Vietnam veteran Benny Cervantes bowed his head as the bugler sounded the unmistakeably mournful melody of Taps on Monday evening.
Cervantes, 65, came to the 85th Annual Mount Olivet Memorial Day Service in Fort Worth to make sure his seven friends lost in battle were not forgotten.
“We need to remember them, so they don’t think they are left alone, and know that we are here to recognize them,” Cervantes said.
The standing-room-only crowd packed tight into the Mount Olivet Chapel for the service, with people overflowing in the outside lobby, peeking in through windows and some even standing outside.
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The service, normally held outside in the historic Mount Olivet Cemetery, was moved indoors because of the potential for stormy weather Monday night.
Several portions of the program had to be canceled, including the dove release and the motorcade to East Northside Drive Bridge, where a brief naval service honoring U.S. Navy, Coast Guard and Merchant Marine war dead is normally held.
But for Cervantes and his girlfriend, Esther Cordova, 72, the service was still beautiful. Cordova also came to the service to honor her nephew, who lost both legs while serving in Iraq.
She said, “the stories they told” about the service men and women who have died was the most touching part of the hour-long ceremony that included performances by the First Christian Church Chancel Choir, three volleys of rifle fire by the Lone Star Chapter of the Paralyzed Veterans Honor Guard and the ceremonial “placing of the wreaths.”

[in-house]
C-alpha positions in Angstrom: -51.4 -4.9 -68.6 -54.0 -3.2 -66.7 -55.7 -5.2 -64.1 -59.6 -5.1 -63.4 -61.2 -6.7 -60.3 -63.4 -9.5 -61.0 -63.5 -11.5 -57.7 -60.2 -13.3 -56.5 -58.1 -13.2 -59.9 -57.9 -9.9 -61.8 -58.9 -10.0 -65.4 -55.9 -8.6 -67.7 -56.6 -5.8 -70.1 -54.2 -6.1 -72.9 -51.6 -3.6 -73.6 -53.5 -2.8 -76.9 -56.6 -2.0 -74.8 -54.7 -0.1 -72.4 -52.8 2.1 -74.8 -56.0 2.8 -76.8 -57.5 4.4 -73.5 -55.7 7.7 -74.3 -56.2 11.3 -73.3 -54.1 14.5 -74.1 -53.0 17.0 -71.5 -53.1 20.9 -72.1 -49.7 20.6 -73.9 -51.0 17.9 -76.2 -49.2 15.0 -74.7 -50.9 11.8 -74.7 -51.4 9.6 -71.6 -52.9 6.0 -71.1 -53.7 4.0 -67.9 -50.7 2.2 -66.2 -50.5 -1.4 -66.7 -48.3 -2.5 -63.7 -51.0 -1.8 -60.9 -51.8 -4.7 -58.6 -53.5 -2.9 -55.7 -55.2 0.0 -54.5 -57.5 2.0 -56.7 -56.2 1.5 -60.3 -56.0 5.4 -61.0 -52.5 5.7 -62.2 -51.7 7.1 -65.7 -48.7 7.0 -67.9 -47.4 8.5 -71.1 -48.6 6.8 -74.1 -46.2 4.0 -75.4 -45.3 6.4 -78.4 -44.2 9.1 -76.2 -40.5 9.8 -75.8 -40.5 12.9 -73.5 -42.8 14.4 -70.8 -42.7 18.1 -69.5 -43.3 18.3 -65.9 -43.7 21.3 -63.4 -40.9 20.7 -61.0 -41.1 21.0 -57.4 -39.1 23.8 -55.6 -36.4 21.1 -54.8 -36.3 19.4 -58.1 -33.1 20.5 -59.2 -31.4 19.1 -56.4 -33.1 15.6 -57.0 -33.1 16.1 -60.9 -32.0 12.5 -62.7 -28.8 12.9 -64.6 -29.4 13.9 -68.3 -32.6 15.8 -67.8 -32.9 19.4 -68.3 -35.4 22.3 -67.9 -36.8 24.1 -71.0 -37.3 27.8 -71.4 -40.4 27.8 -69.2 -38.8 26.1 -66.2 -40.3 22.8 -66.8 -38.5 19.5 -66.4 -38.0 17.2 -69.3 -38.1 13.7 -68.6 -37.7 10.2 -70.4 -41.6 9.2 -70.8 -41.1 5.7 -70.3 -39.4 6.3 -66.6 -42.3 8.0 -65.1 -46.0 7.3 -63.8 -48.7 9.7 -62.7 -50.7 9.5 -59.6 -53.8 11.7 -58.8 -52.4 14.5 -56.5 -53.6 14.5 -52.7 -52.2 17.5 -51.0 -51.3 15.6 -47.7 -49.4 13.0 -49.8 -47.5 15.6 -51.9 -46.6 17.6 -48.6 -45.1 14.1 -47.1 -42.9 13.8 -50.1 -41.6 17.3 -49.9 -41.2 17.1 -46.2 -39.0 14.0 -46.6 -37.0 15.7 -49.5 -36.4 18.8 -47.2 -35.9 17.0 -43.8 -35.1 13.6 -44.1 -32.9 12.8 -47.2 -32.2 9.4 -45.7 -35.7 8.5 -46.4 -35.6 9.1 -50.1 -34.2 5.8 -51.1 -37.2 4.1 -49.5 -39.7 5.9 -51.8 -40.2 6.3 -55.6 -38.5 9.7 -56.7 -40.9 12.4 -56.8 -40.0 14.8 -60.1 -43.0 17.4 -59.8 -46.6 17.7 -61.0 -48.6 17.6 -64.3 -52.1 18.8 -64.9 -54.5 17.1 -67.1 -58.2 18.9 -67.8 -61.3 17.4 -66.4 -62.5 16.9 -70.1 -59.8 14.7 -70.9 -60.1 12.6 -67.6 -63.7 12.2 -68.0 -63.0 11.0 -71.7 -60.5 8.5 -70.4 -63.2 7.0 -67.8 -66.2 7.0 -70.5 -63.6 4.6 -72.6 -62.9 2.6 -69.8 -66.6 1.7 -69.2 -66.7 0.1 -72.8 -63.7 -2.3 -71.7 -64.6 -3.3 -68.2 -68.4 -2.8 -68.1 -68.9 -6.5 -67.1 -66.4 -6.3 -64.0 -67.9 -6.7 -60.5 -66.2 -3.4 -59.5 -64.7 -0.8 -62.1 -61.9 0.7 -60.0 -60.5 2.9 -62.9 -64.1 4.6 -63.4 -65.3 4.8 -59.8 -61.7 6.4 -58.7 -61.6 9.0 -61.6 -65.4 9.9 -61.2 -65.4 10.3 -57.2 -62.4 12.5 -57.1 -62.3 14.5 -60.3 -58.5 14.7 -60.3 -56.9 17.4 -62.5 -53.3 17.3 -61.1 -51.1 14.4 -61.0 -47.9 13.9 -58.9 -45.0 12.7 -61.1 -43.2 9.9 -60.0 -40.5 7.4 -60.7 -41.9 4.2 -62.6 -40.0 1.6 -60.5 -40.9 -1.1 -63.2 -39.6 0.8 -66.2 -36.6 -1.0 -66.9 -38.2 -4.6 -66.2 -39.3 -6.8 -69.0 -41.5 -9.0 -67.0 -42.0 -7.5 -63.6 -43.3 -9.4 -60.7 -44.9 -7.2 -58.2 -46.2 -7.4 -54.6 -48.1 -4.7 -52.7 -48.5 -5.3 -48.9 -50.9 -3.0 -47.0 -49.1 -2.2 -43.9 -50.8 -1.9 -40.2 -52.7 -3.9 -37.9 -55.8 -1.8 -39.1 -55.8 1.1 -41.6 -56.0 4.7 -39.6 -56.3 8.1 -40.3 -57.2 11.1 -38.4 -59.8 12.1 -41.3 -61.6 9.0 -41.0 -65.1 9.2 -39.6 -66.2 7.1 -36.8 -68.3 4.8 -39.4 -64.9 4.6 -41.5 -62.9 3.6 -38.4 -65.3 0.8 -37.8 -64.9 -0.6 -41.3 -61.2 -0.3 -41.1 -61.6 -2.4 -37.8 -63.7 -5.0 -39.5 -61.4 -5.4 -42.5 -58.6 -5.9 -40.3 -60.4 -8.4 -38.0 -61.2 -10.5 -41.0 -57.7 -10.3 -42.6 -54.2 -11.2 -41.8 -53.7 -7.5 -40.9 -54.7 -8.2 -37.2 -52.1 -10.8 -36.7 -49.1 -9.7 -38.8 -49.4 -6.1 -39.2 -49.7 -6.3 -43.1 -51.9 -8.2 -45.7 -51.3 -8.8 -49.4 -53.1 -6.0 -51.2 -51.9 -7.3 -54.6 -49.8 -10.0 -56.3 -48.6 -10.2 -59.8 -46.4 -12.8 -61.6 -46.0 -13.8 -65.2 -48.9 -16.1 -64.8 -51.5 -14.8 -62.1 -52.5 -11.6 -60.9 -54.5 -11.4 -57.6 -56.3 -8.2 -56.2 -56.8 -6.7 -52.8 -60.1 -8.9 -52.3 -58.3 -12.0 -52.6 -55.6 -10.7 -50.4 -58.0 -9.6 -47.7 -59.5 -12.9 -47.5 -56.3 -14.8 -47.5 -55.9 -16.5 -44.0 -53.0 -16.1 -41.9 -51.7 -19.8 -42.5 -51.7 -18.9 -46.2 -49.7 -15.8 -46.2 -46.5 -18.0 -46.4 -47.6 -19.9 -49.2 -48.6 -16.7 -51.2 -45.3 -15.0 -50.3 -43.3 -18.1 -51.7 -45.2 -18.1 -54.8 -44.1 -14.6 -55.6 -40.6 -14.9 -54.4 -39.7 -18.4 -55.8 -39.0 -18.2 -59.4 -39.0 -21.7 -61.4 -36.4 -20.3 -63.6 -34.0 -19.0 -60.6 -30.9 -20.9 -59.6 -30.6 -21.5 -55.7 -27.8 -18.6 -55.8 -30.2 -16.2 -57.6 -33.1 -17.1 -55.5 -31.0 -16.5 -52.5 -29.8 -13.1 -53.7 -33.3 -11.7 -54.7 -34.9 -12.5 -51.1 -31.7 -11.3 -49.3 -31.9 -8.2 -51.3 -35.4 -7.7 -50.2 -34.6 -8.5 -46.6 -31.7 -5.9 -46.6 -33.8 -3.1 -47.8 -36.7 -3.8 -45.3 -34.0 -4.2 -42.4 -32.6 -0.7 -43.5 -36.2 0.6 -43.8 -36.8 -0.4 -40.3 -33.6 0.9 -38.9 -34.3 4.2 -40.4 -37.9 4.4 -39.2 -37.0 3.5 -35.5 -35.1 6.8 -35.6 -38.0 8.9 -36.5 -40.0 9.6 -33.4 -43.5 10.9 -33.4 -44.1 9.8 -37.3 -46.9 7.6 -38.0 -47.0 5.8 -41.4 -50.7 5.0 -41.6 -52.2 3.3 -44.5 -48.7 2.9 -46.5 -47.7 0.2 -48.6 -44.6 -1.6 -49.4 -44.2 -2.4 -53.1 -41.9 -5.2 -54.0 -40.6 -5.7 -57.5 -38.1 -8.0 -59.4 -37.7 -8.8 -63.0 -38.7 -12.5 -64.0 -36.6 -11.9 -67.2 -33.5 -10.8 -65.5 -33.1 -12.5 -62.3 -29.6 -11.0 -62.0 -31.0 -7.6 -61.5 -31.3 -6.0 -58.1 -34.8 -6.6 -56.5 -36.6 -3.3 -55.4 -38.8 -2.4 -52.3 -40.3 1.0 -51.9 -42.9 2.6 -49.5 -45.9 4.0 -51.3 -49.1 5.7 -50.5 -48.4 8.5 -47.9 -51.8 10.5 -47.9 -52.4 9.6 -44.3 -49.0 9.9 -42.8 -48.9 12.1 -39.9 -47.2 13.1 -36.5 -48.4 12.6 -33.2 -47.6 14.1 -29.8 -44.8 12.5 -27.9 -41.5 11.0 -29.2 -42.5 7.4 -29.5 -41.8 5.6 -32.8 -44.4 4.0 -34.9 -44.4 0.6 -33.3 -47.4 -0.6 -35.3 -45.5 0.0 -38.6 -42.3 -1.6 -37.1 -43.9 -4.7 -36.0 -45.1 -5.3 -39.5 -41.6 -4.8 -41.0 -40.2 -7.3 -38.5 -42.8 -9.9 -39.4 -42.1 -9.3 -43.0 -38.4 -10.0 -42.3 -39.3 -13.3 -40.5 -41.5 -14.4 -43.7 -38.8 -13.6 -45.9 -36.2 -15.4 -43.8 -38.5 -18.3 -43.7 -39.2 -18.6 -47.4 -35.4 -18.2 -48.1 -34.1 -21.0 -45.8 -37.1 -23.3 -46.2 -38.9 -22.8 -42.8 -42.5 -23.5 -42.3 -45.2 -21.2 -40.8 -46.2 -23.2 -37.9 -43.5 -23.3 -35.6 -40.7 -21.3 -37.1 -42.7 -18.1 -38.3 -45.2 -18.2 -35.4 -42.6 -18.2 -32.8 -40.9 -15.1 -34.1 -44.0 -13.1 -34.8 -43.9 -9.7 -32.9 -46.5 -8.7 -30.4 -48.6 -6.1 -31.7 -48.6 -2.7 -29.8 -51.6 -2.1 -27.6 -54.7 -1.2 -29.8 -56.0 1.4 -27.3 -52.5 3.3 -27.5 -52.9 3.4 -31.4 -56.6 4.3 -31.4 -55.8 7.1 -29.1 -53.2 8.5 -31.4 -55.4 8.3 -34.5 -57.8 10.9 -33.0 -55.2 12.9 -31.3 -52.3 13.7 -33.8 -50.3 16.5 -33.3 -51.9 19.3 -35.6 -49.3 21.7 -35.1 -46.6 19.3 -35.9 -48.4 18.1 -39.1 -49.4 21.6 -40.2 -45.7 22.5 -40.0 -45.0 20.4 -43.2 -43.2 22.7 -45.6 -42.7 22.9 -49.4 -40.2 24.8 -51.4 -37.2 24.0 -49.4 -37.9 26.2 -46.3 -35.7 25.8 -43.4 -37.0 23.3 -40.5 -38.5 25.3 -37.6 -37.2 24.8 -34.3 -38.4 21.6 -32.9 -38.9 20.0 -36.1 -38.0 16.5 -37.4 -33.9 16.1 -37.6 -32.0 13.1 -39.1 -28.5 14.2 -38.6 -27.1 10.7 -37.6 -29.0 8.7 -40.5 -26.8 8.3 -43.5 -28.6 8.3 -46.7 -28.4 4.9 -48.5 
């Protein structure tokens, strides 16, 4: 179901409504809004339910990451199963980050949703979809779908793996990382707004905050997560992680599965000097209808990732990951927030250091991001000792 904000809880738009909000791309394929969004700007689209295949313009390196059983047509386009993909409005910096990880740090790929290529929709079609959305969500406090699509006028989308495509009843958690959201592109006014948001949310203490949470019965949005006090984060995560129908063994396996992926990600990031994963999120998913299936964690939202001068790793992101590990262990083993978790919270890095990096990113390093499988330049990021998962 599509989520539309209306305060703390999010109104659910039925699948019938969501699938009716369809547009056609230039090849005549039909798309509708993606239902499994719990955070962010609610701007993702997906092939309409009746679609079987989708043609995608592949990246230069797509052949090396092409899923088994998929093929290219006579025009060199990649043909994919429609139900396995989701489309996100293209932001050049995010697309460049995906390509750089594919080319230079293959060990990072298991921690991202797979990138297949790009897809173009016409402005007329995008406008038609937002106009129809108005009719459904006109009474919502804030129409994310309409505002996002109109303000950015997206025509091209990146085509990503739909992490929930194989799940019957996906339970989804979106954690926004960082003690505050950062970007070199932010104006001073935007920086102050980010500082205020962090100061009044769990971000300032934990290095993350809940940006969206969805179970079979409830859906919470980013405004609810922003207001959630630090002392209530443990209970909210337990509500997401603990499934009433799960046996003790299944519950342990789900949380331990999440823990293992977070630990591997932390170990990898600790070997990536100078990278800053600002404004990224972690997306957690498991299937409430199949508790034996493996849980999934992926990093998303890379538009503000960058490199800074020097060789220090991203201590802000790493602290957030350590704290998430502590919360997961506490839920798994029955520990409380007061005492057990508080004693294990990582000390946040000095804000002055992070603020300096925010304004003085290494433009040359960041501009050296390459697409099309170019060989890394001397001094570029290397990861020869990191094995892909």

“If we don’t pass on the stories, whatever is happening now won’t be important later, and kids will take what we have for granted,” Cordova said, choking back tears after the service.
U.S. Navy Captain Gilbert J. “Gil” Miller, the commanding officer of the Naval Air Station Fort Worth Joint Reserve Base, spoke about a fellow sailor and friend he lost during the attack on the Pentagon on Sept. 11, 2001, and how a new generation will continue to lead “the most powerful military in the world.”
“The American military has sent many powerful messages to those who perpetrated the attack. Bin Laden took at least one message to the chest and another to the head,” Miller said about Sept. 11. “As we gather this evening, firefighters, police, service members and civilians from the Army, Navy, Air Force, Marine Corps and Coast Guard are protecting and defending this country.”
Services across N. Texas
The ceremony at Mount Olivet was one of many held across North Texas as people took the time to remember those who have died serving their country. Special services were also conducted at Oakwood Cemetery and Laurel Land Memorial Park in Fort Worth, Bluebonnet Hills Memorial Park in Colleyville and the Dallas-Fort Worth National Cemetery in Dallas.
At Moore Memorial Gardens in Arlington, people placed flowers on the graves of loved ones outside before filling the pews inside the funeral home after light rain forced the ceremony indoors.
Issuing an official proclamation, Mayor Robert Cluck called the soldiers “the best of America” and said we owe them a debt of gratitude for their service.
The service also honored veterans of South Vietnam who fought alongside the U.S. armed forces. Tarrant County Commissioner Andy Nguyen said the Vietnam War remains on the minds of many.
“To those who truly understand Vietnam, this was just a battle in a long struggle for freedom, justice and liberty,” Nguyen said before the South Vietnamese Anthem played.
Texas Attorney General Greg Abbott was the keynote speaker at the DFW National Cemetery, where the tribute to fallen service men and women included the sounding of Taps and the placement of wreaths.
Staff writer Sarah Bahari contributed to this report.